In a word, this plot looks very much like that of natural gut, and whatever you think natural gut is still considered the best performance material for racquet string!
What are we seeing here:
- Linearity, the more linear the string the more consistent (predictable)
- Elongation, at 33.1 mm at 50 pounds
- Elasticity, 71.9 %
- This is the area where the advantages of pre-stretching will be seen.
- The curve will become essentially one line meaning the string returns to a nominal length after stretching.
- Ultimate Tensile Strength, 163.6 pounds to fail (high), @107.2 mm deflection
- Knot strength, @102.4 pounds, and surpasses natural gut in this property.
What we can’t see in the plot is the construction of this multifilament string. Each strand is a thin, flat ribbon of polyolefin material. The ribbons are much like the natural gut.
The plot below is a comparison of natural gut string and is included as a visual to compare to Pro Stock Limited Reserve and show how much natural gut fibers are the same for any string manufacturer. Of course, manufacturing techniques, bonding agents, and coatings make the difference between a good gut and a not-so-good gut!
If you compare the Pro Stock Limited Reserve to natural gut you can quickly see why it may be a good string to try!
As tennis players, you must constantly ask “what’s the difference” when it comes to tennis racquets and string! Well, as racquet technicians we ask the same questions!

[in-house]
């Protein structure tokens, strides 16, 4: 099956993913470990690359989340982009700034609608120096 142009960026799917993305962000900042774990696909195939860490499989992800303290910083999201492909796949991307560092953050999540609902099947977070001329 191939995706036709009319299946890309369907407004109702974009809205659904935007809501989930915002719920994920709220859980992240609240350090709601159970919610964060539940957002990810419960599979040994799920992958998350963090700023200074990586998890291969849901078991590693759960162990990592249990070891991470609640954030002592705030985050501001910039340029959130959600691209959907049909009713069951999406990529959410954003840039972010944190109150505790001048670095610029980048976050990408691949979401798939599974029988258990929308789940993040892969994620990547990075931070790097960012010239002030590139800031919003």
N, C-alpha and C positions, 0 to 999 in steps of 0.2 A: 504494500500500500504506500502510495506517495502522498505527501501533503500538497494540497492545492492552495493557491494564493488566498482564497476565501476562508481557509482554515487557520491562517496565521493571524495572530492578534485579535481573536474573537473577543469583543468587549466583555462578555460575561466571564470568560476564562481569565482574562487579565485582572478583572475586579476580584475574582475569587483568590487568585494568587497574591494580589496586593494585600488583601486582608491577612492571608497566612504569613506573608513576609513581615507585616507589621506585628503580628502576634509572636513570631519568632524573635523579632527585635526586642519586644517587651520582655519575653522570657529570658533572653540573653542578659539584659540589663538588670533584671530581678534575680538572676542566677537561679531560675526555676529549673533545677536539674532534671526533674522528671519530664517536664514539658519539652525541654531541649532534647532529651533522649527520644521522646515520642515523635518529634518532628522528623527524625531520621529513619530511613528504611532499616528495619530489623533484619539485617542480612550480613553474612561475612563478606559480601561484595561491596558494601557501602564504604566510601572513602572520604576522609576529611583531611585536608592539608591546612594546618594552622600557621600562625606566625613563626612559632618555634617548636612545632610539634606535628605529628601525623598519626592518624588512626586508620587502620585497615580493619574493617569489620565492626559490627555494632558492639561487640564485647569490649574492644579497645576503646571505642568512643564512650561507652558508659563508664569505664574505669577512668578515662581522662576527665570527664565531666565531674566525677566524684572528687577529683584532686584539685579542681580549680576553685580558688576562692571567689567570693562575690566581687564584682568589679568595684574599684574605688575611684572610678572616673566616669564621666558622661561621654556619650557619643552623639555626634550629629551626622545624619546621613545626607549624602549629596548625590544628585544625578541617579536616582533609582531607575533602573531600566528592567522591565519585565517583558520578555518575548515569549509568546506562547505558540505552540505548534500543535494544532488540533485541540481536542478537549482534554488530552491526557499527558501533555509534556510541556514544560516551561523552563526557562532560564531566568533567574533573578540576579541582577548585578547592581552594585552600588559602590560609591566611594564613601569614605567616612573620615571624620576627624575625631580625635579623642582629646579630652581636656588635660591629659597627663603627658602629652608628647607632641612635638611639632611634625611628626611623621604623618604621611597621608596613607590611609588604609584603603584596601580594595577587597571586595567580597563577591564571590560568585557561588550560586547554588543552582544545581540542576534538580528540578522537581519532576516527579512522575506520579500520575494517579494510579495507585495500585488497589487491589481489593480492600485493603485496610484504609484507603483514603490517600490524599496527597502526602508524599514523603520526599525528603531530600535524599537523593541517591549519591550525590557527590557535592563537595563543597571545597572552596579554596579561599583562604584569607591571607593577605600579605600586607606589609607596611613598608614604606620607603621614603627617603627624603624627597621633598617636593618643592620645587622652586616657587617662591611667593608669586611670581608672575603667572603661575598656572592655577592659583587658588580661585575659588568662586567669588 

This post is intended to showcase the differences of string in testing, not playing, however, some of the data may be noticeable to the player in certain situations.
What this graph shows us, in addition to our trying to save a tree by printing on the back of previously used paper, is that each of these stings will provide almost the same performance. This is indicated by the curve and how closely related the strings are.
The differences you do see here can be attributed to the gauge, or diameter, of the string, with the largest diameter (Tour Bite) having the highest tensile strength. Down in the “hitting” displacement range (way below the 39.9mm!), there is very little difference.
The tensile strength can be a factor as the string begins to “notch” or otherwise come apart. Each of the strings in this graph is monofilament so notching would be the failure mode in a racquet.